By Steve Beauregard
Originally from Houston, Texas, Brian Roberts is a poker professional who has made millions in online poker games. He was one of four cast members in the 2009 poker reality show 2M2MM on the G4 network.
He’s a member of Iveyleague.com poker training site. He previously was a member of the DeucesCracked.com training site – a site owned by fellow 2M2MM television show cast member Jay Rosenkrantz.
His poker career began at the age of 19, when he began playing in small limit hold’em games around the Houston area. Roberts says his first night playing poker, he won $100. He eventually discovered online poker, working his way up the ranks on PartyPoker.com.
According to Roberts, not one to shy away from tooting his own horn, he turned poker into his “sole source of income probably two or three months after learning the rules.” He also says, “I’d be lying if I didn’t say I was the best.”
According to his biography on IveyPoker.com, Roberts mostly played no-limit and Pot-Limit Omaha. He played as high as $500/$1000, before getting crushed in 2008, when he had to drop down in stakes to what must have seemed like measly little $25/$50 No-limit games. He left the United States after poker’s Black Friday so that he could continue playing online poker.
Today, Roberts plays mostly $5/$10 and $10/$20 Pot-Limit Omaha games online, as well as producing the occasional coaching video for Iveyleague.com.
He says he enjoys Omaha more than hold’em, due to the action factor and profit potential.
Roberts is most famous for being one of four roommates in the poker reality show 2M2MM. The four cast members – all high stakes online poker pros – were filmed for two months as they combined bankrolls while attempting to win a total of $2 million in profit.
The only unlikeable cast member amongst the four, Roberts was the weakest link amongst the group, both in terms of poker ability and appeal.
Most viewers could picture themselves hanging out with Jay Rosenkrantz, Emil Patel and Dani Stern, however Brian Roberts came across as the nerd who doesn’t realize he is a nerd. His unjustified arrogance, vulgarity, and treatment of his seemingly sweet girlfriend, a former poker dealer, Cassie Webb, made him the perfect counterpoint to the more fun-loving and likeable cast members.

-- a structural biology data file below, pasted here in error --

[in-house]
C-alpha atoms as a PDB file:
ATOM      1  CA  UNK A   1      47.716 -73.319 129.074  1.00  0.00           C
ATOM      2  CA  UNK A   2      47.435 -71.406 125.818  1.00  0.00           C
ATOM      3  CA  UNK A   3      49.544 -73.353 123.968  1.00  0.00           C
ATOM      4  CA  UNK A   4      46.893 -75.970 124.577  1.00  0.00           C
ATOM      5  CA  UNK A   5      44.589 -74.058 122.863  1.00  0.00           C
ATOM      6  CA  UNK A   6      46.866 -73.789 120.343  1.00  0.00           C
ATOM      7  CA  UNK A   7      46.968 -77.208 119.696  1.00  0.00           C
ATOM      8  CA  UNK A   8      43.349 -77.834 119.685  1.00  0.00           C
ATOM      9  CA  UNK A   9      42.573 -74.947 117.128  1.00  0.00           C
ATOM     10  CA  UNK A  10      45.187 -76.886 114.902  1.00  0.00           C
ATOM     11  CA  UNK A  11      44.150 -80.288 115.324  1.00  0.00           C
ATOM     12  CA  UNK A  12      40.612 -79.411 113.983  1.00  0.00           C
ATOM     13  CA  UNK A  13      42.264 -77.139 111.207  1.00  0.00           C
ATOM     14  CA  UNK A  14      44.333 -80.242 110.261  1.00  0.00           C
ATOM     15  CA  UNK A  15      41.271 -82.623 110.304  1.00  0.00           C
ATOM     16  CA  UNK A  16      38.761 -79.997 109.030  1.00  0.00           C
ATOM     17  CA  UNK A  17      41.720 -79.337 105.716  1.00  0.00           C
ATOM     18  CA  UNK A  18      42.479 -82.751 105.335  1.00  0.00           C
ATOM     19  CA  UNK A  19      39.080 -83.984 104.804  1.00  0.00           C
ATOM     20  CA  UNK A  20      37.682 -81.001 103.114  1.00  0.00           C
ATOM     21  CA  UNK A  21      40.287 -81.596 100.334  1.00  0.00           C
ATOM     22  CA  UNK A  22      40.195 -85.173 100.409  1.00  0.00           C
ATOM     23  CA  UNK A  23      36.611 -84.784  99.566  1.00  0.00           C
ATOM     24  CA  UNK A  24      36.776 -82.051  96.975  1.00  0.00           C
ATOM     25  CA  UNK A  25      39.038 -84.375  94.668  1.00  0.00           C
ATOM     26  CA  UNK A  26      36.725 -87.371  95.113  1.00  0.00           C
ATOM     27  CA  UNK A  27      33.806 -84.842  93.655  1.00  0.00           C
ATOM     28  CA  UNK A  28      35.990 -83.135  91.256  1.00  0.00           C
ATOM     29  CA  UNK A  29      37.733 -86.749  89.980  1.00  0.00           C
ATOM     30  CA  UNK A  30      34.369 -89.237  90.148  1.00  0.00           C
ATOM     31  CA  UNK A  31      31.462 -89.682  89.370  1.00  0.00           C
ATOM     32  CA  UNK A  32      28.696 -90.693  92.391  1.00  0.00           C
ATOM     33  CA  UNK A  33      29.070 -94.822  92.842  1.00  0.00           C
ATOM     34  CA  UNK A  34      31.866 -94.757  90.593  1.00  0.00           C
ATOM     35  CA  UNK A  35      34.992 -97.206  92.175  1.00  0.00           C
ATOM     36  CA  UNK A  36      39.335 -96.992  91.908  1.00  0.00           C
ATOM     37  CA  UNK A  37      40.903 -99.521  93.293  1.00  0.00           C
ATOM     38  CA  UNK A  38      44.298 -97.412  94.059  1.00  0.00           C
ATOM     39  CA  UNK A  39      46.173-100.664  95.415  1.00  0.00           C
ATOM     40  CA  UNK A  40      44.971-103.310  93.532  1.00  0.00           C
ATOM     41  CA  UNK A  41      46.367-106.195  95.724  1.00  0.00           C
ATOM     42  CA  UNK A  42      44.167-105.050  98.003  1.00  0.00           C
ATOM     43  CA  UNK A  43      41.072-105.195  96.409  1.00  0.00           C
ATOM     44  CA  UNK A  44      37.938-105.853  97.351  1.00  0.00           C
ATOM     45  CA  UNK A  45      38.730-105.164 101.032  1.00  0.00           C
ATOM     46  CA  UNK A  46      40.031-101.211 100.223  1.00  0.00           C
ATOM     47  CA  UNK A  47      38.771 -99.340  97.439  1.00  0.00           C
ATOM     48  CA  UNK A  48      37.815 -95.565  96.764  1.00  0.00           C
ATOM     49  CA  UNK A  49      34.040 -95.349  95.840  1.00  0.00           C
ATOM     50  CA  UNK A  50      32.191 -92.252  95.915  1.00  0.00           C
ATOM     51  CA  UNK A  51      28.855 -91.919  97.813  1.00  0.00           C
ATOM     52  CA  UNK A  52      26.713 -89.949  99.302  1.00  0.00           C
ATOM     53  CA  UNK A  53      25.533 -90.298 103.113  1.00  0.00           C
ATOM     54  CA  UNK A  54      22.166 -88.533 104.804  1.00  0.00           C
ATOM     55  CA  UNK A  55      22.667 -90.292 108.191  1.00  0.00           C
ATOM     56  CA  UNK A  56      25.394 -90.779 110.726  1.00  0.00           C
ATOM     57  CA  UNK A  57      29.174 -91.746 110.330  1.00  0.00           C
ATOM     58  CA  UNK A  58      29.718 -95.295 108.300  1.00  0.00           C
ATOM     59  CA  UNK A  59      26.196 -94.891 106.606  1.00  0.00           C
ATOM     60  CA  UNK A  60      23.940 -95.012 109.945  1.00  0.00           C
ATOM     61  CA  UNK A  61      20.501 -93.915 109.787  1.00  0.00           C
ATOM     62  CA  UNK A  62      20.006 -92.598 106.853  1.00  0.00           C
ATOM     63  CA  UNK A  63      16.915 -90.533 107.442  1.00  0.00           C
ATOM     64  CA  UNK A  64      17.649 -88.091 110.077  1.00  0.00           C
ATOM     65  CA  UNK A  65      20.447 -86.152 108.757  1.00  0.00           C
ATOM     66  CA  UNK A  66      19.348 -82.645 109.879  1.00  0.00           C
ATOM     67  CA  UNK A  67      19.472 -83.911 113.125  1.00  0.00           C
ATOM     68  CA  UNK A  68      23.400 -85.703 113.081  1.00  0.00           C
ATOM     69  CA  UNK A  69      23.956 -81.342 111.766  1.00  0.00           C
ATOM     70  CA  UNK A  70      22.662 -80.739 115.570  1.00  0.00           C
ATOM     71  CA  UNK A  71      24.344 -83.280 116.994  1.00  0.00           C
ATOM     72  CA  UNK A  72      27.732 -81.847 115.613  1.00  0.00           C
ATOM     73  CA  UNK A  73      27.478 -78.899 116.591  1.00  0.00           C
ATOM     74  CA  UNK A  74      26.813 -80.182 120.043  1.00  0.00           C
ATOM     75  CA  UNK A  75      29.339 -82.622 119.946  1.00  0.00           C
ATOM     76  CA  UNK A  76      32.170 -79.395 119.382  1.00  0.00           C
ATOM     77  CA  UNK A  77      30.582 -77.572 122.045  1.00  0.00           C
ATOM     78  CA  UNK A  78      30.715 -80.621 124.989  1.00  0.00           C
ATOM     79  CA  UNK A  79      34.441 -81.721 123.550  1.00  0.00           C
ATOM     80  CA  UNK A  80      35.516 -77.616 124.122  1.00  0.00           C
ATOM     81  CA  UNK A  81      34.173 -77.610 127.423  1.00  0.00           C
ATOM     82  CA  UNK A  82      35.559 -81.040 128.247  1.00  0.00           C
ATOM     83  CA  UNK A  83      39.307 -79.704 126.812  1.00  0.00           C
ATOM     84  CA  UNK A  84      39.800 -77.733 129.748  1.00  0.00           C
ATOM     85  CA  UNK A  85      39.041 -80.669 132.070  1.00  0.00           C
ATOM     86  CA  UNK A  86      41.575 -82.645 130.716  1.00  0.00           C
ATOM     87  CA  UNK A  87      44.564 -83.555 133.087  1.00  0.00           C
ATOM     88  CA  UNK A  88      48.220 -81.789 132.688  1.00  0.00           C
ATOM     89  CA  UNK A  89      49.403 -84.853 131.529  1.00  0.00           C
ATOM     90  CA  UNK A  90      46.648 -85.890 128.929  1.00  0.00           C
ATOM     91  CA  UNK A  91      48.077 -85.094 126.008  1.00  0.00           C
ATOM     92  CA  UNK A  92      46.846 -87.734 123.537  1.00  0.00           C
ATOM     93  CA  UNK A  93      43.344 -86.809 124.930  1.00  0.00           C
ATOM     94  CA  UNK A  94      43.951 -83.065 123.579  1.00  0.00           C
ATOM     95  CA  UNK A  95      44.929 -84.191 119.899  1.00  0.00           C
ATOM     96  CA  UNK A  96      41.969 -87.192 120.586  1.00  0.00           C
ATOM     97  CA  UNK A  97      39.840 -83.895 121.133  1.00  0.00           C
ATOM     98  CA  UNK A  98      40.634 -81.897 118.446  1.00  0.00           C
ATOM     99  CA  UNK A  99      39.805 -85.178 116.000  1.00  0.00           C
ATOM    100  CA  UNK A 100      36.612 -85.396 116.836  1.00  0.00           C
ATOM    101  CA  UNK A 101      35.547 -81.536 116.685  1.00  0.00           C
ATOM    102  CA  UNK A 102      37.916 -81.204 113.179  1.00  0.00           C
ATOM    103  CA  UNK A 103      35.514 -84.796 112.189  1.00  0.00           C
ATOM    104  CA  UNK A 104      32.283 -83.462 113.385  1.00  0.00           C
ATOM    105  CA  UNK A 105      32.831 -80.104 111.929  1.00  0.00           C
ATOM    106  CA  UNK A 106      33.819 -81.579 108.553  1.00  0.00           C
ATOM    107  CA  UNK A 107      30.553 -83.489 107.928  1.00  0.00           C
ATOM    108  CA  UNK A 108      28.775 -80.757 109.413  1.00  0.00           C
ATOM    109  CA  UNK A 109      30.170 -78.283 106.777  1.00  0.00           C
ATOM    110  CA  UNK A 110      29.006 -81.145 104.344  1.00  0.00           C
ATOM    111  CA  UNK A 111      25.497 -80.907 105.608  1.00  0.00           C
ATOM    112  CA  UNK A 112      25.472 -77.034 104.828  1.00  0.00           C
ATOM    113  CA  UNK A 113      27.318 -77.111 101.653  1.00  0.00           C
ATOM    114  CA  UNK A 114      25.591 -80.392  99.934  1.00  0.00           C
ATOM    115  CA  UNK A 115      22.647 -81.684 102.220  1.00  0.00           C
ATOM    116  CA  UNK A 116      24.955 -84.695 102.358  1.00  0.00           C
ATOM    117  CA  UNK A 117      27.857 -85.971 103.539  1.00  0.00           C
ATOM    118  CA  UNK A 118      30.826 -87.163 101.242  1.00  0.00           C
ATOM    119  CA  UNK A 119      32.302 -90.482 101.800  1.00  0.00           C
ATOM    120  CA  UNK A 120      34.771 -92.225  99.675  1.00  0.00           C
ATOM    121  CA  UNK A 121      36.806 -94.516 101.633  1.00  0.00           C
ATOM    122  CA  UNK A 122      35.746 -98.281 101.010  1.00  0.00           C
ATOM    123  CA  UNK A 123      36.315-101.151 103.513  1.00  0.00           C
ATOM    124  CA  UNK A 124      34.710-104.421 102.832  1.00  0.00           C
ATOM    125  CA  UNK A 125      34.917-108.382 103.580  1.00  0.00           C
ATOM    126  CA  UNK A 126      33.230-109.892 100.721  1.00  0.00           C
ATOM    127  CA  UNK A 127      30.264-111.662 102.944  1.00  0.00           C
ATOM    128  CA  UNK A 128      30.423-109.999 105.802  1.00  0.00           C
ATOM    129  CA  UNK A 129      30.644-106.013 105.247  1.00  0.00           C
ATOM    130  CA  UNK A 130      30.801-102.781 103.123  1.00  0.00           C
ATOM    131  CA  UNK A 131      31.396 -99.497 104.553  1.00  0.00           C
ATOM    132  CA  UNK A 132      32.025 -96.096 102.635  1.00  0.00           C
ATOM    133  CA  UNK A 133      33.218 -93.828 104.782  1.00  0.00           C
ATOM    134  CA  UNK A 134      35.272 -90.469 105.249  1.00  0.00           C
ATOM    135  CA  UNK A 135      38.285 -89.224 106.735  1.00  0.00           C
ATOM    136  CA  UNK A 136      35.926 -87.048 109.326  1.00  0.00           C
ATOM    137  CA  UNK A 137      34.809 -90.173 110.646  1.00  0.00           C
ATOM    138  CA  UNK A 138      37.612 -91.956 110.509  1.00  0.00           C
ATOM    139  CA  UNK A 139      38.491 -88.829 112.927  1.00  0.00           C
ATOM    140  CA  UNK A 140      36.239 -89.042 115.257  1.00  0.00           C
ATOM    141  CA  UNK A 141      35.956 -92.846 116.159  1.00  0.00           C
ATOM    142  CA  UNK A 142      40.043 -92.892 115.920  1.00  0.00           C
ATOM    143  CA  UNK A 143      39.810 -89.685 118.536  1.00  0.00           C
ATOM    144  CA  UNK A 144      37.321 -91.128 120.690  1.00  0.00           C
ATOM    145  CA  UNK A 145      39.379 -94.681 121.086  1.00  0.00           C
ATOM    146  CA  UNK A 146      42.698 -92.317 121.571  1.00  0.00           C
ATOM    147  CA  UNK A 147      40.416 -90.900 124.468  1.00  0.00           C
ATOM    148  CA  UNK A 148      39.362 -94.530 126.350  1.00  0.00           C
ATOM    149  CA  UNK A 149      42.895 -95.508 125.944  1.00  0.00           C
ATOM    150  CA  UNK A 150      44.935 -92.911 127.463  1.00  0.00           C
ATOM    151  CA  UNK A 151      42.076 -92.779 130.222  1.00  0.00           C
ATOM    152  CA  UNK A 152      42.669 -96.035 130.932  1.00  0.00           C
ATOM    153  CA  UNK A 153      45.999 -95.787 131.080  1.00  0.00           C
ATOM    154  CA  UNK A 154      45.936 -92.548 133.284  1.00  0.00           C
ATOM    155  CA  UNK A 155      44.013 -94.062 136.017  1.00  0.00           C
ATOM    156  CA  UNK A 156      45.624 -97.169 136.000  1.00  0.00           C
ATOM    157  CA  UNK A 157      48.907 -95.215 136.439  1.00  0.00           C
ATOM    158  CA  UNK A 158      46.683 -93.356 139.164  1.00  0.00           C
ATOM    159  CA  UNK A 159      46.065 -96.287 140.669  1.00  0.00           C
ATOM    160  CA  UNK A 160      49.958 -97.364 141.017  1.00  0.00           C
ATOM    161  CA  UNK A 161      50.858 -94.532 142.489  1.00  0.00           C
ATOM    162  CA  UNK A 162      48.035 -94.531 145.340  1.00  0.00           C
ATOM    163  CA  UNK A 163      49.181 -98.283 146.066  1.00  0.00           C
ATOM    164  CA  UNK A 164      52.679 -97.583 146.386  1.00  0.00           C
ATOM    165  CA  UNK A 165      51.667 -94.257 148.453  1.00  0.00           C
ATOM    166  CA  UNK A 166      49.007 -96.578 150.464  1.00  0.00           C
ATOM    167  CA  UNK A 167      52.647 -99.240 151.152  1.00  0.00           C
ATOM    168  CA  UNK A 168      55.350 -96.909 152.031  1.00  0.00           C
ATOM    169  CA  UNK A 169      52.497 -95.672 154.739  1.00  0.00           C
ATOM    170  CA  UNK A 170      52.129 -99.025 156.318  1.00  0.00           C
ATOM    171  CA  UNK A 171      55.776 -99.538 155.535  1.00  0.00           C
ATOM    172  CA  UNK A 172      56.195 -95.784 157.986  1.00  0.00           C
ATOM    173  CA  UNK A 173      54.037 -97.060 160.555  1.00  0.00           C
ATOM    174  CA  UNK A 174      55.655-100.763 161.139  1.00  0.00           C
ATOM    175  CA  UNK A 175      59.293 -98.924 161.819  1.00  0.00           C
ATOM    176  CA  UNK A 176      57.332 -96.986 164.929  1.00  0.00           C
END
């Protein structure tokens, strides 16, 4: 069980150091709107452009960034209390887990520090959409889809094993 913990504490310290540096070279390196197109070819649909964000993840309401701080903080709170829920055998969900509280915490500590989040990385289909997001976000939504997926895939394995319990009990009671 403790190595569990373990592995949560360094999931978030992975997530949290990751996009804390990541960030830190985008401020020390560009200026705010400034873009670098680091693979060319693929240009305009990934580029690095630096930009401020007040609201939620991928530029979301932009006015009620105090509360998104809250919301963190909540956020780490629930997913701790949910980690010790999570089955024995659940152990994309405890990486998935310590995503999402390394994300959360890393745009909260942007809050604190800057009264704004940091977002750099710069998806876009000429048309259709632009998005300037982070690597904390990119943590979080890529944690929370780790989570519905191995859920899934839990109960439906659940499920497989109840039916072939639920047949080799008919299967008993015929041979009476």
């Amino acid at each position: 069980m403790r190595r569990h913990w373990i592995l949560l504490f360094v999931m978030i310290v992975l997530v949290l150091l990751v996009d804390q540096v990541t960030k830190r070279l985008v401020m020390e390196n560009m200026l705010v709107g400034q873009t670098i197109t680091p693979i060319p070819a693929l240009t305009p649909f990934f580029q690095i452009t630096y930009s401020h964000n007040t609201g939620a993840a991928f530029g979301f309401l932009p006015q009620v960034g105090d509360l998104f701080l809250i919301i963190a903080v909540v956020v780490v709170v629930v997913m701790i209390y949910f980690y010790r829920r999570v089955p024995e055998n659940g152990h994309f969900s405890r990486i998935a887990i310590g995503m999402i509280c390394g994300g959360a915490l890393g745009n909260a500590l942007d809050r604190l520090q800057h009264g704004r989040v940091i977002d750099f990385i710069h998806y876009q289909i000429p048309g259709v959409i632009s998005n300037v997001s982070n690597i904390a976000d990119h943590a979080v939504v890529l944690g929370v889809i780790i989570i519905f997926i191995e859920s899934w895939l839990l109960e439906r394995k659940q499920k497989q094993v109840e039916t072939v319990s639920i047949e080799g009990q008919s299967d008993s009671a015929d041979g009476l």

Roberts’s screen name on PokerStars is “flawless_victory,” while his FullTiltPoker.com screen name was “just_the_nuts.” “Scorpin wins” was another screen name Roberts used, although I don’t recall which site. Despite the bravado in his screen names, Roberts barely kept his head above water during the challenge, winning just $7,500 – by far the lowest figure amongst the four. In one week, his loses amounted to $111,000.
As for filming, Roberts said it didn’t bother to have cameras on him 24 hours a day. He says he does get recognized when out in public, but mostly by hard-core poker fans.
As punishment for losing the most money in one week, Roberts had to perform a stand-up comedy routine that was just brutal in its awkwardness. In another cringe-worthy episode, Roberts met with some black rappers to brainstorm a rap song about poker.
Brian Roberts and His Poker Tournament Record
As for career live winnings, the Henden Mob reports that Roberts has won $1.24 million in live poker tournament winnings.
His first large live tournament cash came in 2011, when he final tabled the World Series of Poker Europe Main Event. His 4th place finish at this WSOPE in Cannes was good for $534,345.
Other than some small cashes in some EPT and WSOP Pot-Limit Omaha games, Roberts has never won a live poker tournament, at least, not one that qualifies for a Hendon Mob listing.
However he’s getting close. 2014 was Brian’s breakout year, in terms of live tournament success. He made an impressive deep run in the 2014 WSOP Main Event, finishing 26th for $286,900. Prior to that, his best finish in the WSOP Main Event came in 2006, when he finished 790th place – good for $15,504.
Three months after making it to the final 3 tables in the WSOP Main Event, Roberts made a final table at the WSOP APAC Higher Roller event, which had a $25,000 Australian dollar buy-in. His sixth place finish there was good for $74,000. Two months later, in December 2014, he’d collect $157,000 for finishing 7th in the EPT Prague Super High Roller.